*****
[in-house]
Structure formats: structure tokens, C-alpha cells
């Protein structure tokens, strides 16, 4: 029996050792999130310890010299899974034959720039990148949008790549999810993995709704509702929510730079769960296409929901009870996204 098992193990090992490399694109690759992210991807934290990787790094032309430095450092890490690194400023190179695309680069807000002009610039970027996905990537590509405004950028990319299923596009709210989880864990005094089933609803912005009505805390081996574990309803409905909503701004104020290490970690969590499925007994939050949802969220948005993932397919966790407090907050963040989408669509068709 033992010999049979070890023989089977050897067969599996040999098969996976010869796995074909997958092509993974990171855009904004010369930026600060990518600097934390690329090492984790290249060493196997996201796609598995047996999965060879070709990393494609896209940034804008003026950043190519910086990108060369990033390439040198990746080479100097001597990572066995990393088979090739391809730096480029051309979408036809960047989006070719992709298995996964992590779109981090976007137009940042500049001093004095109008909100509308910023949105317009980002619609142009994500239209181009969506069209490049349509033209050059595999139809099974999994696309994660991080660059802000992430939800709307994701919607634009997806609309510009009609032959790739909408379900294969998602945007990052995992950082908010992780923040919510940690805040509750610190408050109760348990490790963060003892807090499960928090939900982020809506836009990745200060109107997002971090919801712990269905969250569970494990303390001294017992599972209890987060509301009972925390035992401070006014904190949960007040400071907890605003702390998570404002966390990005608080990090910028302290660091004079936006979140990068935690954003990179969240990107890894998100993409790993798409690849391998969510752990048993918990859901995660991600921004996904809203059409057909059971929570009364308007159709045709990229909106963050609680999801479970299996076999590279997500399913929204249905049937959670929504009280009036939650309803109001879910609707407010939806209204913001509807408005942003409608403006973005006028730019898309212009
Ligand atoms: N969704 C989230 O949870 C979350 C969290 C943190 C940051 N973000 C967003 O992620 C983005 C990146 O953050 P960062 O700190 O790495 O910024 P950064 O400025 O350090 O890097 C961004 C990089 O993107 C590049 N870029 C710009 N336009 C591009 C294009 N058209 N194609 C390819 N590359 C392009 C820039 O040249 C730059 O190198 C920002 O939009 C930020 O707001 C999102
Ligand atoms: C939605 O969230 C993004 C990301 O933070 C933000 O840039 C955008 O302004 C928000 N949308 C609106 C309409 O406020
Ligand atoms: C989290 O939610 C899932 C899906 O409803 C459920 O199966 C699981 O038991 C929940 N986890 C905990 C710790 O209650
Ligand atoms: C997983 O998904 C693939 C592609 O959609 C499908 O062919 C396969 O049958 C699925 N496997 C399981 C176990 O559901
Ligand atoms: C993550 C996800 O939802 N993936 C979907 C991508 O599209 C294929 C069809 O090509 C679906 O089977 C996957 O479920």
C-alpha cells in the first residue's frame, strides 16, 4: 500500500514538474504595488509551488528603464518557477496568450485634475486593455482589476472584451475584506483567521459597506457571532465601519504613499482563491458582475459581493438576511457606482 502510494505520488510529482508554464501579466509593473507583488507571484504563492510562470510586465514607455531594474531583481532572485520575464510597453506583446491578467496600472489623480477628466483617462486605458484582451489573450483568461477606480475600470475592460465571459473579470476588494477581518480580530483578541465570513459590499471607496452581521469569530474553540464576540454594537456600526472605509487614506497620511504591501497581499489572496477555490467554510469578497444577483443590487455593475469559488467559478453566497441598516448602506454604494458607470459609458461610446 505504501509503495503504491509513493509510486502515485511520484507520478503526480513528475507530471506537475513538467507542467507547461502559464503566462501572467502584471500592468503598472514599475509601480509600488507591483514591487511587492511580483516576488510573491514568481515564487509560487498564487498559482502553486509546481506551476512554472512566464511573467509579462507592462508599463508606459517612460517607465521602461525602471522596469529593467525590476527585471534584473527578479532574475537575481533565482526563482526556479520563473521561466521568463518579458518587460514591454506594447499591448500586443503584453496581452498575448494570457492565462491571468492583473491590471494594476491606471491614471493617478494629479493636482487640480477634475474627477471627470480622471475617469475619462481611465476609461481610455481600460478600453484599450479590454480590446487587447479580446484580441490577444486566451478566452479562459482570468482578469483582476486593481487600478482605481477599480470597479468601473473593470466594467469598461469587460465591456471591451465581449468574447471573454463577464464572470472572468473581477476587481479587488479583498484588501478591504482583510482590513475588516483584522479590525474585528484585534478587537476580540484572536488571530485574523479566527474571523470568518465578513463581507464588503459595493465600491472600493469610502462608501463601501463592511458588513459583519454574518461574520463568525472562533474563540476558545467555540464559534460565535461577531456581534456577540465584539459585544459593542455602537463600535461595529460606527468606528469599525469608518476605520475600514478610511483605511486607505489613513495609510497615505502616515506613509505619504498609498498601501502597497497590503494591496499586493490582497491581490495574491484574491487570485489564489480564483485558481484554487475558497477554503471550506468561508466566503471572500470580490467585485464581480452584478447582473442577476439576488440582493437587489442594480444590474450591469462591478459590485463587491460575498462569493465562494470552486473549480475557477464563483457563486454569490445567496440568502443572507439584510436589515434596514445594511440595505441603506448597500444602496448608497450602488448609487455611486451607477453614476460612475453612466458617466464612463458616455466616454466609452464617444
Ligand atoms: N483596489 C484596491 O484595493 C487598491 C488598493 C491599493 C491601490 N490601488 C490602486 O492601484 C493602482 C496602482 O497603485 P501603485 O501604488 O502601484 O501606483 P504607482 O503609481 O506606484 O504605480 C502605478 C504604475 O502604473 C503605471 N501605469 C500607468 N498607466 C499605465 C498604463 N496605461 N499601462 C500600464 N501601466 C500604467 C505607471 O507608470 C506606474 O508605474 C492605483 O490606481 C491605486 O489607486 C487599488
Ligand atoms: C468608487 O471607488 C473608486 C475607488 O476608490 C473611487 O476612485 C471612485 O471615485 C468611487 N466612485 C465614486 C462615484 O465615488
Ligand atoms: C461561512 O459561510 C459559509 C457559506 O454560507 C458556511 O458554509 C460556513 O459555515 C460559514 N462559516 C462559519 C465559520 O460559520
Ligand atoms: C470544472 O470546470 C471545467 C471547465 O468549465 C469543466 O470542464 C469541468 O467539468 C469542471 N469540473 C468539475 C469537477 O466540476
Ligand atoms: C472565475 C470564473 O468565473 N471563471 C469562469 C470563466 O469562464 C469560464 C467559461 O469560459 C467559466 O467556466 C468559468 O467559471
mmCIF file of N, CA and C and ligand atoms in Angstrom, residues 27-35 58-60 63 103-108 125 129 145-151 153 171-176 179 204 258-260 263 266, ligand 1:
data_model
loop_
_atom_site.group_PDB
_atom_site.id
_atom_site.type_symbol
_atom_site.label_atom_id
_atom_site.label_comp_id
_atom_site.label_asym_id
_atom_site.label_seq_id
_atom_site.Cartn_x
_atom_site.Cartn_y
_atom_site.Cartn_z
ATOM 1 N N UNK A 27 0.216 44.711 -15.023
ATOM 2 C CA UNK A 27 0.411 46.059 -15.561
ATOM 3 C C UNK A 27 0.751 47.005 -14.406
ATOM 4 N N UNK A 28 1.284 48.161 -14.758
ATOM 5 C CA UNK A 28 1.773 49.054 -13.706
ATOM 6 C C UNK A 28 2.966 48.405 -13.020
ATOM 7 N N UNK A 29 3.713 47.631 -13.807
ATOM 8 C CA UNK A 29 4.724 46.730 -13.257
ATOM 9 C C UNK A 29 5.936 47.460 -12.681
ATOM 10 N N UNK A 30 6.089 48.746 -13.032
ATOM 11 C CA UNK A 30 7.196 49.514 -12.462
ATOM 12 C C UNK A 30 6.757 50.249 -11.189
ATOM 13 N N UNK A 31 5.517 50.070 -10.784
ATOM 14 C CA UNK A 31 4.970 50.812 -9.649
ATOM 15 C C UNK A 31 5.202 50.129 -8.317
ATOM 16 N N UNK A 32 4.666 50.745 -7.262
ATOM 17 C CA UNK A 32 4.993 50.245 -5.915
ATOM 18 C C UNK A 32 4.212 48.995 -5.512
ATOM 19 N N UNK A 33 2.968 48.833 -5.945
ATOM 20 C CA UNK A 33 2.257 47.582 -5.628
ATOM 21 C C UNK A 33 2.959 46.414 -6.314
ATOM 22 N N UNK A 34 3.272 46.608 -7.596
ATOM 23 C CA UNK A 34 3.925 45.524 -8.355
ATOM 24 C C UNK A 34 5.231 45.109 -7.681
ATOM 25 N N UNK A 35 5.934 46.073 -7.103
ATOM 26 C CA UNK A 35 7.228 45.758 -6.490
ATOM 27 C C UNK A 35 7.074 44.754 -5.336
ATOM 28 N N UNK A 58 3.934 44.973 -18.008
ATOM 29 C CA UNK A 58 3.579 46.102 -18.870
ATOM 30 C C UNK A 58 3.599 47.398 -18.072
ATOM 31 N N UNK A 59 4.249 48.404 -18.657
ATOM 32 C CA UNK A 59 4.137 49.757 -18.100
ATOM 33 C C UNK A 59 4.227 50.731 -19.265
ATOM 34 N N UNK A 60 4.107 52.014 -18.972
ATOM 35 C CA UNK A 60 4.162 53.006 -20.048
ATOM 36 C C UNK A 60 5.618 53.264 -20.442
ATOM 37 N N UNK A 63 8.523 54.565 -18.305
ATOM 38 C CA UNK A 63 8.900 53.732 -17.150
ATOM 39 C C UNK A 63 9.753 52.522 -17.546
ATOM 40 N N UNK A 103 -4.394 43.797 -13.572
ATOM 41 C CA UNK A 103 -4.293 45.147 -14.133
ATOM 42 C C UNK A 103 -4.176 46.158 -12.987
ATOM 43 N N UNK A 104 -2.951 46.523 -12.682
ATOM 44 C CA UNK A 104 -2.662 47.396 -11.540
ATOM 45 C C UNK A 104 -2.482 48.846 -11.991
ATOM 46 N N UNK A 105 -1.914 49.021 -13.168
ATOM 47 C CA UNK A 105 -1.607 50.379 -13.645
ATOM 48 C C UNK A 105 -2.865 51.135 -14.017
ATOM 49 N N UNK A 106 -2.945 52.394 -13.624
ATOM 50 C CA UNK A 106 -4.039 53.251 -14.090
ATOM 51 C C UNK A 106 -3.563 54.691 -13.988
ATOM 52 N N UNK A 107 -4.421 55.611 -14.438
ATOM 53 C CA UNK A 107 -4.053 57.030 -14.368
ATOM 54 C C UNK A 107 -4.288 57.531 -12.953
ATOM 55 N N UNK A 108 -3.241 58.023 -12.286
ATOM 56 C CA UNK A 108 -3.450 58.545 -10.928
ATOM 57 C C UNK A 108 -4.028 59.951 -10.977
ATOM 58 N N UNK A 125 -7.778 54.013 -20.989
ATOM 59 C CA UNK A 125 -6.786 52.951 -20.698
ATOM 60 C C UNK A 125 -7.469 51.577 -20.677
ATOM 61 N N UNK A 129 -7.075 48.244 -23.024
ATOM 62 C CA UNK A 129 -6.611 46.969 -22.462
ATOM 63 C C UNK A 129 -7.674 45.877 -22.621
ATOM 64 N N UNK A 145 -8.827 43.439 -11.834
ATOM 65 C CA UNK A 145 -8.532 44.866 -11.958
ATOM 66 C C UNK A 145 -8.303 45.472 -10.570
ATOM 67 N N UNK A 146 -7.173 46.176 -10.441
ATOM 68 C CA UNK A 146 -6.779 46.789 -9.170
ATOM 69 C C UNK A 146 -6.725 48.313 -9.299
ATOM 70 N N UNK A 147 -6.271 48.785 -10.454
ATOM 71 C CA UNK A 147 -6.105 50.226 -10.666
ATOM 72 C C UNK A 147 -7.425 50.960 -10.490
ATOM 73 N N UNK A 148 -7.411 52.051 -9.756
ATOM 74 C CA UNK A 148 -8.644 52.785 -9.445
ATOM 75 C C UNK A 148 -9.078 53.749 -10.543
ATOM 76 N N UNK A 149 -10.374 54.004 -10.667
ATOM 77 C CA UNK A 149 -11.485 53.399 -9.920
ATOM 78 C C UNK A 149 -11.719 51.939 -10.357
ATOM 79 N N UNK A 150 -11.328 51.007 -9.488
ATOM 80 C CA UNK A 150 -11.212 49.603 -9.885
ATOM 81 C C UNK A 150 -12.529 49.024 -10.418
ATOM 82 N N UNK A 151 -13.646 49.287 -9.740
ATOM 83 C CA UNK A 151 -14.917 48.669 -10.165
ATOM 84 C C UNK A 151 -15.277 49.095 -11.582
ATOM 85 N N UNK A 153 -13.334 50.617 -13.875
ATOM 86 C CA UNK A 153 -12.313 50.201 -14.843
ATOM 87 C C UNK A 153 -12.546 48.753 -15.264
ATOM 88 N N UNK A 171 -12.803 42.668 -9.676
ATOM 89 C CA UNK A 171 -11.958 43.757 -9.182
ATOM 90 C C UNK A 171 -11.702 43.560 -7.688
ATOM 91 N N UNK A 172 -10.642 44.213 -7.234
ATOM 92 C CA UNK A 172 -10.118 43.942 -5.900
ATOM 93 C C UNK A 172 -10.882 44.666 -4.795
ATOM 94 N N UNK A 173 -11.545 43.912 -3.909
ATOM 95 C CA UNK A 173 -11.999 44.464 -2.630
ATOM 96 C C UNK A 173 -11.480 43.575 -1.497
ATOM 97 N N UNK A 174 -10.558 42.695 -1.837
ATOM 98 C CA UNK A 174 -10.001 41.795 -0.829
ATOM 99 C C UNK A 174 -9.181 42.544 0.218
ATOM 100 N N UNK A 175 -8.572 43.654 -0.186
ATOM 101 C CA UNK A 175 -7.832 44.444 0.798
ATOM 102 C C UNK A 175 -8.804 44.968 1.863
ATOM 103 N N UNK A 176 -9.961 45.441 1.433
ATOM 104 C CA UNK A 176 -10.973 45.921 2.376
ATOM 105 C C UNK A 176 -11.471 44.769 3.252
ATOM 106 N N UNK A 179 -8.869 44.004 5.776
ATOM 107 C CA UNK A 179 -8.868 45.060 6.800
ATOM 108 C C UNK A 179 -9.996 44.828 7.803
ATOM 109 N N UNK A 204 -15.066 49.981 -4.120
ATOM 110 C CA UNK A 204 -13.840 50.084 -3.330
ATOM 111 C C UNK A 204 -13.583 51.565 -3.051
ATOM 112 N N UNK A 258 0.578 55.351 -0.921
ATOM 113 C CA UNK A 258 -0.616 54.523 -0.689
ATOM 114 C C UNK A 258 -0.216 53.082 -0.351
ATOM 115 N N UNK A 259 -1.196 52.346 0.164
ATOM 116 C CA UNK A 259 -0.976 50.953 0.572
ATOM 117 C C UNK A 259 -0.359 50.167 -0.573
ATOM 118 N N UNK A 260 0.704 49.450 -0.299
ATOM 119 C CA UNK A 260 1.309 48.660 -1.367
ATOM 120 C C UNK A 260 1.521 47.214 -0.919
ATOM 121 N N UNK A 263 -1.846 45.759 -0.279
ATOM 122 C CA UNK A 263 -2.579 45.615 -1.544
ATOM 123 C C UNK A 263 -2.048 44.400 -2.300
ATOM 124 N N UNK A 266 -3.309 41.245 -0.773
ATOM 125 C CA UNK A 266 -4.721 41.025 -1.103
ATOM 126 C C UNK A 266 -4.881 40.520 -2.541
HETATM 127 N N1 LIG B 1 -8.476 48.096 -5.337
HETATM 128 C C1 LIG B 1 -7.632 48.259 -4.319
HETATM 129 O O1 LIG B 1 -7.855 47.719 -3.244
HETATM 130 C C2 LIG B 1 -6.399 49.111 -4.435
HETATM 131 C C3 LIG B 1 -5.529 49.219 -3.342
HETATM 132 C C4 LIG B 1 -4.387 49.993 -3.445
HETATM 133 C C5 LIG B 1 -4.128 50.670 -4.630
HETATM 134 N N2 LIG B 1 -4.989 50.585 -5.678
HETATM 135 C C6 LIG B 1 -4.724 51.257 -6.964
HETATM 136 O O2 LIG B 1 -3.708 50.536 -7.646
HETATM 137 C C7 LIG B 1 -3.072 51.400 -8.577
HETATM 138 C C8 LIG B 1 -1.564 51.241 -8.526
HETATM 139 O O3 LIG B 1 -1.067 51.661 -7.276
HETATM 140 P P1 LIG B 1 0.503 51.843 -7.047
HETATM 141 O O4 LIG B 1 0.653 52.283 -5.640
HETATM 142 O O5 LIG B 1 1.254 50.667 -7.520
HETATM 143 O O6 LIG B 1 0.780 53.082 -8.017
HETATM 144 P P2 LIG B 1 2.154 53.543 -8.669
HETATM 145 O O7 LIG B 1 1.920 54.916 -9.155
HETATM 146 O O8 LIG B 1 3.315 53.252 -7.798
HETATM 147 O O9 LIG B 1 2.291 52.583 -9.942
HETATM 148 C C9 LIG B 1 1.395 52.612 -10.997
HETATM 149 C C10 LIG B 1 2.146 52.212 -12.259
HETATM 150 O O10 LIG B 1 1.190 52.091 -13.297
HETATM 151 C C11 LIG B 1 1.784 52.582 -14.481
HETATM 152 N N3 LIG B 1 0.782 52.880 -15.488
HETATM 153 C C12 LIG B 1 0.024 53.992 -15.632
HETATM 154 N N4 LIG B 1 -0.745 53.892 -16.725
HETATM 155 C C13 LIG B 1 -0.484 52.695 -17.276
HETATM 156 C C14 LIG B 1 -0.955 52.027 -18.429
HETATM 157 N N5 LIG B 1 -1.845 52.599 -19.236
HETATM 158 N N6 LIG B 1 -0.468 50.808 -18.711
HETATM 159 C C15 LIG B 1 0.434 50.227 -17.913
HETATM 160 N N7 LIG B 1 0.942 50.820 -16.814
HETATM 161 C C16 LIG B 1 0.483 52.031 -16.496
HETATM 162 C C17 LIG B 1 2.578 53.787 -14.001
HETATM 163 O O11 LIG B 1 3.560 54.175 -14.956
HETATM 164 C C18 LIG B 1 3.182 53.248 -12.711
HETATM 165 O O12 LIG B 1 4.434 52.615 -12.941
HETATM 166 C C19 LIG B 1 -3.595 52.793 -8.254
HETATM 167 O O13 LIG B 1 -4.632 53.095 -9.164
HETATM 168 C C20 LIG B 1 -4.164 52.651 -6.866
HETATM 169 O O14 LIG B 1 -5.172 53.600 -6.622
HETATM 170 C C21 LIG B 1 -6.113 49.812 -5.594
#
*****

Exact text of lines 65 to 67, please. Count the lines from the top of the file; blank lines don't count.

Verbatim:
ATOM 38 C CA UNK A 63 8.900 53.732 -17.150
ATOM 39 C C UNK A 63 9.753 52.522 -17.546
ATOM 40 N N UNK A 103 -4.394 43.797 -13.572